“They brought their produce into town on wagons and they brought hallows to trade horses and all that kind of stuff and vegetables like string beans, tomatoes, corn, watermelons and all that stuff. Bring down and set it right down there on that shelf on the trading ground. And they would sell and people would come and buy stuff just like you were going to the Farmer’s Market. And all that produce was traded right there and once a month on the first Monday of the month they had what they called a Court Day.
“And that was the day that the farmers would come into town to trade horses, cattle, sheep or whatever they had that they wanted to trade or what they wanted to sell. And my father and his uncle they were horse traders. Out of all the peddlers he used to feed them baking soda in order to make them look like they were fat. Take them home and two days later he had a skinny little horse already.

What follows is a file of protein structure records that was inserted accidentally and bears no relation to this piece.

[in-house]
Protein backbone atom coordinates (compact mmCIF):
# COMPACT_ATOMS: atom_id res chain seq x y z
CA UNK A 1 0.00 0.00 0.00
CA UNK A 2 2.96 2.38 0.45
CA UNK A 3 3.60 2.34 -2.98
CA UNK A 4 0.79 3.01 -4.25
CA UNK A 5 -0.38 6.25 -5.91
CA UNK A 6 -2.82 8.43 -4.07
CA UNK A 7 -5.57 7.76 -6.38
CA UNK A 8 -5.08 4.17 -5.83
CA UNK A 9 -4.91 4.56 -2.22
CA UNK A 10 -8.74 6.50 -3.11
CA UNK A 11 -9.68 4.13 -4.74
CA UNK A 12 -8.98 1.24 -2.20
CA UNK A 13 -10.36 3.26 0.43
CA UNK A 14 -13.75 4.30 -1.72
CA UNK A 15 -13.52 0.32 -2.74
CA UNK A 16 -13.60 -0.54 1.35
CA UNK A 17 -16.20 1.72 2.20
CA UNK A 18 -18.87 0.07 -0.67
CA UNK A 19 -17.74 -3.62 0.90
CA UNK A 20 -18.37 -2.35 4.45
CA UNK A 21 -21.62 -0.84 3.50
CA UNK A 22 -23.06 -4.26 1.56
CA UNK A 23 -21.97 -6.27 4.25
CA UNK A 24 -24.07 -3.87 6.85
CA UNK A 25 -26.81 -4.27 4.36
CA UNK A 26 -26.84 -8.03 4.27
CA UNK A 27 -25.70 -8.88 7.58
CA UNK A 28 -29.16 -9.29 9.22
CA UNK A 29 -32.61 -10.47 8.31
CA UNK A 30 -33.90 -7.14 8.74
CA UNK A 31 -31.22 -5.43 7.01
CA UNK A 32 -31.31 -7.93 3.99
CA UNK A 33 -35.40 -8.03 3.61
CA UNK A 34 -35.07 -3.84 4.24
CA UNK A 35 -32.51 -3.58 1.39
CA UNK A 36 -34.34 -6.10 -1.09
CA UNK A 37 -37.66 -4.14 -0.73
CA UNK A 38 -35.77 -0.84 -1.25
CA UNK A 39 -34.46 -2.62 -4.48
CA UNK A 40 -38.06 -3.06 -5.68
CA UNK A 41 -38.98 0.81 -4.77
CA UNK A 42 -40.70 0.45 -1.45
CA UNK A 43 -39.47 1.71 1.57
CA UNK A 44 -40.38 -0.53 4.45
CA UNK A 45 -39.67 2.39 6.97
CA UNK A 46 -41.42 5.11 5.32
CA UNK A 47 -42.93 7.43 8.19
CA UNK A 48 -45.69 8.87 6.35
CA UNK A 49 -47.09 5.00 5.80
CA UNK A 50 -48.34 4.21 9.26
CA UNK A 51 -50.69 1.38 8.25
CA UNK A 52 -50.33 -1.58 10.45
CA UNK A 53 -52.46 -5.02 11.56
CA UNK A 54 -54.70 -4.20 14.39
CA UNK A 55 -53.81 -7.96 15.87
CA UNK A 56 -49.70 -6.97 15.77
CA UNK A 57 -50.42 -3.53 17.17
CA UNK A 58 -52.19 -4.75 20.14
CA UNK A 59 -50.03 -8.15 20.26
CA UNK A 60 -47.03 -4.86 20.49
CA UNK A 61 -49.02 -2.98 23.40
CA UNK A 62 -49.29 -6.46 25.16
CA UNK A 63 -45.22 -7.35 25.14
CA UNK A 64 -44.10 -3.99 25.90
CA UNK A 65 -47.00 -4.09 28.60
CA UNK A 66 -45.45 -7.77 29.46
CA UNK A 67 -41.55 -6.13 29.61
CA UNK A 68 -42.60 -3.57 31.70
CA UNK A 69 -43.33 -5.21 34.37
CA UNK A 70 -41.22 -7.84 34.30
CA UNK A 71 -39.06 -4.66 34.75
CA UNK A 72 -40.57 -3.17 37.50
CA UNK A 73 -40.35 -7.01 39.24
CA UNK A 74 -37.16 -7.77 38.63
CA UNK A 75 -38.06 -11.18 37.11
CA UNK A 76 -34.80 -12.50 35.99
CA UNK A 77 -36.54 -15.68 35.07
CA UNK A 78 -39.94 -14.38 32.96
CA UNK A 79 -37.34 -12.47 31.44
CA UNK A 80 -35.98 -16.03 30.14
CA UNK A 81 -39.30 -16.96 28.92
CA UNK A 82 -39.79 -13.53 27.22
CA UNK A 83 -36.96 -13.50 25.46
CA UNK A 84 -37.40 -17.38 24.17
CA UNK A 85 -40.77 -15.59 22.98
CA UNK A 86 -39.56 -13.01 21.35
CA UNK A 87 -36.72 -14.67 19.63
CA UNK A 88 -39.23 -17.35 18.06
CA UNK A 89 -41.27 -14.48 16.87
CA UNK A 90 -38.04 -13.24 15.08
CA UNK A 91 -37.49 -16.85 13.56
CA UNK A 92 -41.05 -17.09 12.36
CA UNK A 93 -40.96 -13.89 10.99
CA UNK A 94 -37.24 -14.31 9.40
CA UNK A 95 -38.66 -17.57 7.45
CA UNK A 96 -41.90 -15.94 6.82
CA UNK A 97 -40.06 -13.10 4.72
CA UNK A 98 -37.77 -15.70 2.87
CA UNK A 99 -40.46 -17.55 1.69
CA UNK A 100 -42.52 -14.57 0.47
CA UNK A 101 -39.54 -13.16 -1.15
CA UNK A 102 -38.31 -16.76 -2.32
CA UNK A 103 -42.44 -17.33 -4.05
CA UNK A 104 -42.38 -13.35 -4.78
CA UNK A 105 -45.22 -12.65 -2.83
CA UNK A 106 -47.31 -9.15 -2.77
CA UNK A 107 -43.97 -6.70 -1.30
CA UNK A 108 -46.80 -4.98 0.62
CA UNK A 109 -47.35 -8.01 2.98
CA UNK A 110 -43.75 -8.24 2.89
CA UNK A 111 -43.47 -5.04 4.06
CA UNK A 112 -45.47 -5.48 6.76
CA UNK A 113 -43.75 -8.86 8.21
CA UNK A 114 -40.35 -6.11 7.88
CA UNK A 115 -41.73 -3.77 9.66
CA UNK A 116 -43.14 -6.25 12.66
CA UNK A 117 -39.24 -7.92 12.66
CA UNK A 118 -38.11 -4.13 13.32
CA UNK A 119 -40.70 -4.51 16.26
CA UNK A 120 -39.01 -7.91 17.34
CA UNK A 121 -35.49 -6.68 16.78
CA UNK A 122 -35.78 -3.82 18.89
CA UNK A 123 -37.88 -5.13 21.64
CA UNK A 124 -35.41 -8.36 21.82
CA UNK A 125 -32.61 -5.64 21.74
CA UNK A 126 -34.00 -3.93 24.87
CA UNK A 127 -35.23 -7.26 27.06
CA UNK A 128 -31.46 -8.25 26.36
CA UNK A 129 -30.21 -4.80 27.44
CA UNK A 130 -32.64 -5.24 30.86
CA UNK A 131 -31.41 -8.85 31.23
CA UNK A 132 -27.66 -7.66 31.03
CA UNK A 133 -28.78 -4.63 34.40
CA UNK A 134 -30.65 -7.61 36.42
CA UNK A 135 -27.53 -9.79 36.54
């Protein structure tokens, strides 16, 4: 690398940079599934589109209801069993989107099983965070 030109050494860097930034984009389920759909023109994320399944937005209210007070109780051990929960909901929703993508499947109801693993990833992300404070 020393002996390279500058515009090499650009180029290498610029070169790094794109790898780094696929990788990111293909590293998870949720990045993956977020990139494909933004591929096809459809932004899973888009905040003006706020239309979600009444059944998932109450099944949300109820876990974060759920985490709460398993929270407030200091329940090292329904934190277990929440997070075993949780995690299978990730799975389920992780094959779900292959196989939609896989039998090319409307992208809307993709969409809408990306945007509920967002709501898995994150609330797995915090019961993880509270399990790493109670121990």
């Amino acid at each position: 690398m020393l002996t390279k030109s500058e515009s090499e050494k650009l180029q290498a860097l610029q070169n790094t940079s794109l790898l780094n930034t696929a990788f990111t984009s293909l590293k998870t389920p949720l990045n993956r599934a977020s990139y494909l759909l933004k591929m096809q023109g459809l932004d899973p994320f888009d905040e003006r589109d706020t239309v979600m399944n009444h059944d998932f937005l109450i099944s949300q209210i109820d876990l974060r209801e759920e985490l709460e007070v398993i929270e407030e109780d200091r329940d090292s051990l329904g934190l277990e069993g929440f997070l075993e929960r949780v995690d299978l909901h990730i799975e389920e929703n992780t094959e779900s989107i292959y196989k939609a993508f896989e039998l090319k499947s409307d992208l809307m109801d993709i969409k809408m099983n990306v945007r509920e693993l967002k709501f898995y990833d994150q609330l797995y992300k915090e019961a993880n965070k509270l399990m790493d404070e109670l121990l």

“But there was all kinds of tricking in those times you know it. And then you would look at a horse to see how old it was and the first thing he would ask is how old is the horse. And they would say well he’s four years old. Ray would look up and say “Uh, huh. He’s more than four years old.” He’d go, “He’s about ten years old.” He could tell by looking at the teeth.
“They would call it the Coat Round – the Coat Round they called it. And even back before then there was a lady who is living in Charlottesville right now. Her mother was sold off the block right down there on Water Street. Sold to somebody somewhere down the way. Rebecca McGinnis. You could still see them in the pavement not too long ago.
“One of the oldest flagstones in Charlottesville I believe. But anyway, her mother was sold off the block, you know, they put them on the block and they walked by and she looked like a pretty good old – just like the same as with a horse. You know, people had pretty good horses. They had good shoulder variety – good shoulders.”
Walter A. Payne Sr.
Interviewed July 26 and August 22, 1994
Ridge Street Oral History Project
Virginia Center for Digital History, University of Virginia